The conventional plastic bag is the one with the least environmental impacts.
The Frontline Defense Against Plastic Bag Bans and Taxes Nationwide
The American Recyclable Plastic Bag Alliance (ARPBA) represents the U.S. plastic bag manufacturing and recycling industry, which employs thousands of workers in 40 states. Founded in 2005, the ARPBA proactively promotes product lines and leads numerous public policy initiatives that serve as the frontline defense against plastic bag bans and taxes nationwide.
With the support of the industry’s workers, the ARPBA promotes American-made plastic products that are the smartest, most environmentally friendly choice at the checkout counter for both retailers and consumers.
A canvas tote bag needs to be reused at least 131 times to have a lower impact than a plastic bag used once.
Standard reusable cotton grocery bags must be reused 131 times "to ensure that they have lower global warming potential than" a plastic bag used only once.
Nearly 30,000 hardworking men and women are employed and supported by the plastic bag manufacturing and recycling industry.
Frequently Asked Questions
Yes – Plastic bags are 100% reusable and recyclable.
According to Recyc-Quebec, a Canadian government agency:
Cotton or canvas bags need to be reused between 100 and 2,954 times.
Reusable woven polypropylene bags need to be reused between 16 to 98 times.
Reusable non-woven polypropylene bags need to be reused 11 to 59 times.
According to the UK Environment Agency:
Paper bags need to be reused 3 times.
Reusable non-woven polypropylene bags need to be reused 11 times.
Cotton or canvas bags need to be reused 131 times.
According to the Denmark Environmental Protection Agency:
Paper bags need to be reused 43 times.
Reusable non-woven polypropylene bags need to be reused 52 times.
Reusable woven polypropylene bags need to be reused 45 times.
Conventional cotton bags need to be reused 7,100 times.
Organic cotton bags need to be reused 20,000 times.
According to the U.S. Bureau of Labor Statistics, more than 35,000 people.
No – multiple cities across the country have discovered that plastic bag bans create problems rather than solve them. When consumers are forced to use replacement bags – which are often made of thicker, heavier plastic – that contributes more to waste than the typical plastic grocery bag.
Yes – especially small businesses. Bans can increase costs, making it hard for businesses to comply.
Use our Find My Recycling Center tool to learn where you can recycle your bags.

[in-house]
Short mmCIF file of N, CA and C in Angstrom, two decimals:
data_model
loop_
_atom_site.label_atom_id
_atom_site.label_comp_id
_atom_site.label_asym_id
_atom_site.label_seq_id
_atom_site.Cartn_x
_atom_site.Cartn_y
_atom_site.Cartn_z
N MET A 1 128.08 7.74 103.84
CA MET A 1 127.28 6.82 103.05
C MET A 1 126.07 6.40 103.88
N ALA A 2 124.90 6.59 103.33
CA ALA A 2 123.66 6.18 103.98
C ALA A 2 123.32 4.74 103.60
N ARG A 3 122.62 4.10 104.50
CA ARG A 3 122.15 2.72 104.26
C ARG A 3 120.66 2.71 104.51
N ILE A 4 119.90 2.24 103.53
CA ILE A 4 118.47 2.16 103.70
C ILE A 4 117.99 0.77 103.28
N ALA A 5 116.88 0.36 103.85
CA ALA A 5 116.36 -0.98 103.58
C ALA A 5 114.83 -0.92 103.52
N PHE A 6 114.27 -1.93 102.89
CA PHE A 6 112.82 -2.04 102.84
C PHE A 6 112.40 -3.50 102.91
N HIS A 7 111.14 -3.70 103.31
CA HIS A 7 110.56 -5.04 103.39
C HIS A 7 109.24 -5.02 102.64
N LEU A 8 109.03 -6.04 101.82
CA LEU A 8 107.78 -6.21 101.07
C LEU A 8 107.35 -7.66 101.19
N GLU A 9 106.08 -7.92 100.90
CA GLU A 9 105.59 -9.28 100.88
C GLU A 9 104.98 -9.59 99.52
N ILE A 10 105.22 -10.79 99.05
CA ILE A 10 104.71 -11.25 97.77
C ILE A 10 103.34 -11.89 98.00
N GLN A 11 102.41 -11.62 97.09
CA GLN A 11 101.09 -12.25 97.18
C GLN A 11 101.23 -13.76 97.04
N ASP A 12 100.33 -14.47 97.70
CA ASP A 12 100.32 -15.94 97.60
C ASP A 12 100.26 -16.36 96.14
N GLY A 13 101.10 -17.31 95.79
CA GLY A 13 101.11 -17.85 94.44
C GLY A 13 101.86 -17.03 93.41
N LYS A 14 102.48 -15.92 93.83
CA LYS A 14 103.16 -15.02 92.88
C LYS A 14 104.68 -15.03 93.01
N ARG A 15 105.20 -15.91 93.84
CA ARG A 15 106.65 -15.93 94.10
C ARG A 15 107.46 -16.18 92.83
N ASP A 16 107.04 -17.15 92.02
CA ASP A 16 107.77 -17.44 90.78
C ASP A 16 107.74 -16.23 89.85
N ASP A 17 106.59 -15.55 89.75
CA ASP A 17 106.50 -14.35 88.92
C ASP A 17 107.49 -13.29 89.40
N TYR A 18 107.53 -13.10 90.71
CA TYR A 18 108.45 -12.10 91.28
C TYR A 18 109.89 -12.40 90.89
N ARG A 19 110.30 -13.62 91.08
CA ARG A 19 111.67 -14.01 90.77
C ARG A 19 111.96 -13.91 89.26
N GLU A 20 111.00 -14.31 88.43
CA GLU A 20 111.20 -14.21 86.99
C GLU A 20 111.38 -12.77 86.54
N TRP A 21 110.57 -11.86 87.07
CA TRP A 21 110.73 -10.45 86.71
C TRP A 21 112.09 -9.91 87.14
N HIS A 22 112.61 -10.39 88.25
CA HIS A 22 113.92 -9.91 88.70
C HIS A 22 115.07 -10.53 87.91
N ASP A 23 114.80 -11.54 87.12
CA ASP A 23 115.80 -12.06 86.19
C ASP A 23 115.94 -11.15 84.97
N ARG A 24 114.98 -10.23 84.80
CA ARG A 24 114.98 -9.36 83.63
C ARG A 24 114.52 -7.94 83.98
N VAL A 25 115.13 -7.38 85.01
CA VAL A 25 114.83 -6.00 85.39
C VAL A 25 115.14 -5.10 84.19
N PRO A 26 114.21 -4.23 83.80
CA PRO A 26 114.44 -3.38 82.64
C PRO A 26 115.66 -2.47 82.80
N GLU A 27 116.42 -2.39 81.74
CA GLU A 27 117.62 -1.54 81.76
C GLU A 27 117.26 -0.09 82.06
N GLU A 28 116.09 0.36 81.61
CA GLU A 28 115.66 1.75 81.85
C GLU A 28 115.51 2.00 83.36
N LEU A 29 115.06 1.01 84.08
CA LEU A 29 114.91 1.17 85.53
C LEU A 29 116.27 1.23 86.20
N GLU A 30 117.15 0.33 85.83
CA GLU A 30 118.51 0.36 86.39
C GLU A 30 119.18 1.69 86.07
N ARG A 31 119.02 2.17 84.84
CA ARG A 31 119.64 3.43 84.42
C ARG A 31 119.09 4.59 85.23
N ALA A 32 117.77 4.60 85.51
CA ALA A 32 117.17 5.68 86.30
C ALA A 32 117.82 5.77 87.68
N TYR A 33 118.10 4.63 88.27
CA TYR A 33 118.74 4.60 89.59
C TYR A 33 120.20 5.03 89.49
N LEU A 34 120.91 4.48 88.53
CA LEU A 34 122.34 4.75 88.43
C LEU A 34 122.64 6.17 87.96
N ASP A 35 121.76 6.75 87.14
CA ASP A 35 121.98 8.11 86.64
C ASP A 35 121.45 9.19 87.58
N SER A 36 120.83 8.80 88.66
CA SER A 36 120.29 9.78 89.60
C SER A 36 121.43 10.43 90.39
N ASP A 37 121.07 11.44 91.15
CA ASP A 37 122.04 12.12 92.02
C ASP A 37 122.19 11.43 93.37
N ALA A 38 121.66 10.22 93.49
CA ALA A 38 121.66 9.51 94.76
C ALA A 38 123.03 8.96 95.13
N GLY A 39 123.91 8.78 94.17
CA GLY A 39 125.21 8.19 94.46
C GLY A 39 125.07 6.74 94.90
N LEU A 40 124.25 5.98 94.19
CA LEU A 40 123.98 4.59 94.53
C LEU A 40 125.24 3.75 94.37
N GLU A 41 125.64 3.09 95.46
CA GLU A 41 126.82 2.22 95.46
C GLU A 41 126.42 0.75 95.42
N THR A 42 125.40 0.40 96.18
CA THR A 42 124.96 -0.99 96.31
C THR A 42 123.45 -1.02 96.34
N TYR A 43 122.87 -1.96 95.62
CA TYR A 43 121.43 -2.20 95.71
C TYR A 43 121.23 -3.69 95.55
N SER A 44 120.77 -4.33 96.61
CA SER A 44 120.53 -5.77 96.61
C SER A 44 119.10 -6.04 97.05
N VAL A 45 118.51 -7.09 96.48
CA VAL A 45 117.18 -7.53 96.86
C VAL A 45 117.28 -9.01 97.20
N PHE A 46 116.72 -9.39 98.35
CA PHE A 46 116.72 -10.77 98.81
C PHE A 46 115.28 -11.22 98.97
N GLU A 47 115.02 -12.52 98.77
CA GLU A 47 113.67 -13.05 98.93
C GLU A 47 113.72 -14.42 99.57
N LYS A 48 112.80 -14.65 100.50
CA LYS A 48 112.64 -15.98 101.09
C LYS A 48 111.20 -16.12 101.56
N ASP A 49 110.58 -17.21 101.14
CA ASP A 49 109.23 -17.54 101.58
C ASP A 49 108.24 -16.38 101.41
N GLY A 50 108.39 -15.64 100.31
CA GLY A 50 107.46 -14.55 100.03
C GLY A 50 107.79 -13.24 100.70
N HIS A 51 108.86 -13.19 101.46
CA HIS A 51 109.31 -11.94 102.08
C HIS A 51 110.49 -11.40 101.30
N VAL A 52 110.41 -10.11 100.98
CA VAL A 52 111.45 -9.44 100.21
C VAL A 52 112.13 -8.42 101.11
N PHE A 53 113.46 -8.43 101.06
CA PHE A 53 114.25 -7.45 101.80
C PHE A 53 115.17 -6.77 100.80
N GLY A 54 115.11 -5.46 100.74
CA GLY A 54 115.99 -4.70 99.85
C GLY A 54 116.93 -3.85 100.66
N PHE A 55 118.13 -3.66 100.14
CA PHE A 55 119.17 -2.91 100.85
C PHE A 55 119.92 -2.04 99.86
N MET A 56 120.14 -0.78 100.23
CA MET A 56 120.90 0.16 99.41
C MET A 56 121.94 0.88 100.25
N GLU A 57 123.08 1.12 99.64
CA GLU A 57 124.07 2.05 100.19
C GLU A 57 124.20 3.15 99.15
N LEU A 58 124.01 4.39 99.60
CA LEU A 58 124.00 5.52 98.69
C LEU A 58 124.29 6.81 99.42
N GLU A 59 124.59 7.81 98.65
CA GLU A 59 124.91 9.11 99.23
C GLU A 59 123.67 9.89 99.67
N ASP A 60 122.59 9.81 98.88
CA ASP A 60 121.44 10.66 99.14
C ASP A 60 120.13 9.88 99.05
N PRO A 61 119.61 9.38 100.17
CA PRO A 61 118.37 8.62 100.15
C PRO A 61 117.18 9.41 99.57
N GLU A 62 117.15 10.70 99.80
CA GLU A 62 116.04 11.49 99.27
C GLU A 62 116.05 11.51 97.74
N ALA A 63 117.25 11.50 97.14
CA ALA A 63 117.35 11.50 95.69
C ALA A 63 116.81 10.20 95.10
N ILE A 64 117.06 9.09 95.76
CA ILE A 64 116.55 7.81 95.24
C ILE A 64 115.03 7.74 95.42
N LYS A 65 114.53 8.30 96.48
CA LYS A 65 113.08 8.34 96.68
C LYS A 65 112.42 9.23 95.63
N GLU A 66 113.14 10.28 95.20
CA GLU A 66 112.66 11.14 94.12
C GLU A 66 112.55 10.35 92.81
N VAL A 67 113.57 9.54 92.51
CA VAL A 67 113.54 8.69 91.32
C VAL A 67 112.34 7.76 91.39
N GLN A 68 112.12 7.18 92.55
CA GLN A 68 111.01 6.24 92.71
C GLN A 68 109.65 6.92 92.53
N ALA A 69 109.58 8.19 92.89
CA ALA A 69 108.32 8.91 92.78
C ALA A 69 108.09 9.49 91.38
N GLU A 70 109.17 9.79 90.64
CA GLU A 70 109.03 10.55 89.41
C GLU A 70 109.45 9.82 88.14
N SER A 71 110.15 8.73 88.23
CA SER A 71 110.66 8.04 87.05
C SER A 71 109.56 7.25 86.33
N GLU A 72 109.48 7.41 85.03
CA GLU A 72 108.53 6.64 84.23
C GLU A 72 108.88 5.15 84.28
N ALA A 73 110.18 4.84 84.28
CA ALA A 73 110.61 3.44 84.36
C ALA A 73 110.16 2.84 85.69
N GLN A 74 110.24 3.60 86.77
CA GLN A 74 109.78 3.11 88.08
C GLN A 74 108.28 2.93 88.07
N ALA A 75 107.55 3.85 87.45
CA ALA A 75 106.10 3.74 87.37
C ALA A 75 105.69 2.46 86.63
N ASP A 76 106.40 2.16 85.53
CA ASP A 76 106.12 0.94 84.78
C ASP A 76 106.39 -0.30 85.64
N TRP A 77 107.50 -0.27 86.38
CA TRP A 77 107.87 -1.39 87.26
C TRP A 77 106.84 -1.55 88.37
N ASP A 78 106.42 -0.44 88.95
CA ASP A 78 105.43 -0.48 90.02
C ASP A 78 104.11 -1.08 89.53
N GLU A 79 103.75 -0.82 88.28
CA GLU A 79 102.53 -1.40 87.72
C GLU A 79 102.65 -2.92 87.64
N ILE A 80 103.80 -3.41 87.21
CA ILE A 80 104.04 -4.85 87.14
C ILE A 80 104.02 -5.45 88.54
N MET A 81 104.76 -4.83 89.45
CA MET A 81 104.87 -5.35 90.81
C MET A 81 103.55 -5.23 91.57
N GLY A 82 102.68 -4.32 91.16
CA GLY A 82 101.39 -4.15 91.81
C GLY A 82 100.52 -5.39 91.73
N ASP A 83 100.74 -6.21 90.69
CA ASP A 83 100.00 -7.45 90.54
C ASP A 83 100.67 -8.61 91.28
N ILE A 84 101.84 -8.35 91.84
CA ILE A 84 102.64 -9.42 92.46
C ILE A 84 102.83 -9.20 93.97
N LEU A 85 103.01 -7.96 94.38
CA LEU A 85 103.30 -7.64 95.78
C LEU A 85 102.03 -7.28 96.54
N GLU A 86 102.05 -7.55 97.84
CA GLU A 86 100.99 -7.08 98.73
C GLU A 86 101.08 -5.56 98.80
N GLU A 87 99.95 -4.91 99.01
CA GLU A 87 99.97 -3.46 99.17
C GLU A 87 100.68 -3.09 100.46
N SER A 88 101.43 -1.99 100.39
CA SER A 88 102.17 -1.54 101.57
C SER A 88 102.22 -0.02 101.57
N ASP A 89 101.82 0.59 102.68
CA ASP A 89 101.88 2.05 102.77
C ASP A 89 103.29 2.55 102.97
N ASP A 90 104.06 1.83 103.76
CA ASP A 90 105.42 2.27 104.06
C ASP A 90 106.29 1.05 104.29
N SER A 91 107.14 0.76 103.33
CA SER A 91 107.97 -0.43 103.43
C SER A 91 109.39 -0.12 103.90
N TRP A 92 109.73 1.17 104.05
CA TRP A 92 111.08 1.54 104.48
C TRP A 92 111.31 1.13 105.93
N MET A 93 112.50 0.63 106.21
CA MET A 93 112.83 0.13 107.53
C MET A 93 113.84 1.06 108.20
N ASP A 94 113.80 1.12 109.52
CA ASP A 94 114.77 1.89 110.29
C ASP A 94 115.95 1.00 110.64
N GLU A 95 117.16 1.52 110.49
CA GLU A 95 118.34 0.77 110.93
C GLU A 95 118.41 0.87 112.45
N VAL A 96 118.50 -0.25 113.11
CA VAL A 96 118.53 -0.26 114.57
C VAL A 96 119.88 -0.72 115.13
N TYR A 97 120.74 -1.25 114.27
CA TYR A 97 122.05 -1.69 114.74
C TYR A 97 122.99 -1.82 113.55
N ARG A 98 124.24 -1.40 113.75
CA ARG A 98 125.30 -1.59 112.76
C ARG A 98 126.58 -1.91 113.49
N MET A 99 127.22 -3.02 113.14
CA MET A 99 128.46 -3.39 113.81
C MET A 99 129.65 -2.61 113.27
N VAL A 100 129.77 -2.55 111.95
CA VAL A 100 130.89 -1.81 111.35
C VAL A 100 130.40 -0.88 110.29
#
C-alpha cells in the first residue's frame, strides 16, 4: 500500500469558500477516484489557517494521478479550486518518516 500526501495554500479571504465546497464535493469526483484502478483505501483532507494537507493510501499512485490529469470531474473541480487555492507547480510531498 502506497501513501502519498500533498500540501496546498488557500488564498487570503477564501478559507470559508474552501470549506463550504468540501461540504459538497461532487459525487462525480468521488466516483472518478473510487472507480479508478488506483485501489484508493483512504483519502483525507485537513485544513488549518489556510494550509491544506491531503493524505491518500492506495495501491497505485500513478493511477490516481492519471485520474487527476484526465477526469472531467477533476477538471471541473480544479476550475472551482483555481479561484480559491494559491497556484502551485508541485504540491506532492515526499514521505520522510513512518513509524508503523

Your plastic bags may get a new life as eco-friendly raw material for playgrounds, construction materials and new plastic bags.
No – plastic bags are reused by Americans every day. Plastic bags are also 100% recyclable.
In the News
ARPBA’s Matt Seaholm joined the Joe Piscipo Show to discuss New York’s upcoming plastic bag ban. The new law takes effect on Sunday, March 1, but it is unworkable in its current form. Neither businesses nor consumers are prepared for the ban. In the interview, Seaholm and Piscipo also discuss the nationwide shortage of paper bags as well as a shortage of reusable bags imported from China.
While plastic bag bans are being lauded by environmentalists and the local governments that support them, some are questioning whether the move will be effective, primarily because of the unintended environmental consequences associated with replacement materials such as paper, thick plastic, and reusable bags. This article quotes ARPBA’s Matt Seaholm, who says, “Every independent life cycle assessment that has looked at various bagging options has found that the common plastic grocery bag, when disposed of properly, has the least environmental impact. Paper has its purposes and should be an option that consumers can choose from, but there is no doubt that it takes more material, energy and water to manufacture than plastic, and its weight and bulkiness necessitate seven trucks to transport the same number of bags that can be hauled in just one truck of plastic.”
Consumers might have a tough time getting their hands on a bag made of any material to carry goods. Experts have previously warned about a paper bag shortage that will be exasperated nationally once New York’s ban on single-use plastic bags takes effect on March 1. There are now concerns about a possible shortage of reusable bags as the result of a halt on exports out of China amid the coronavirus outbreak. “When there’s a dramatic increase in bags and then you apply that to the market disruptions [in China], it stands to reason there could be supply chain issues with the massive increase in demand,” ARPBA’s Matt Seaholm told the Staten Island Advance. “Reusable bags from China are 100% plastic — they’re not organic, and that is a huge increase in the amount of plastic being used. That’s where there’s an unintended consequence.”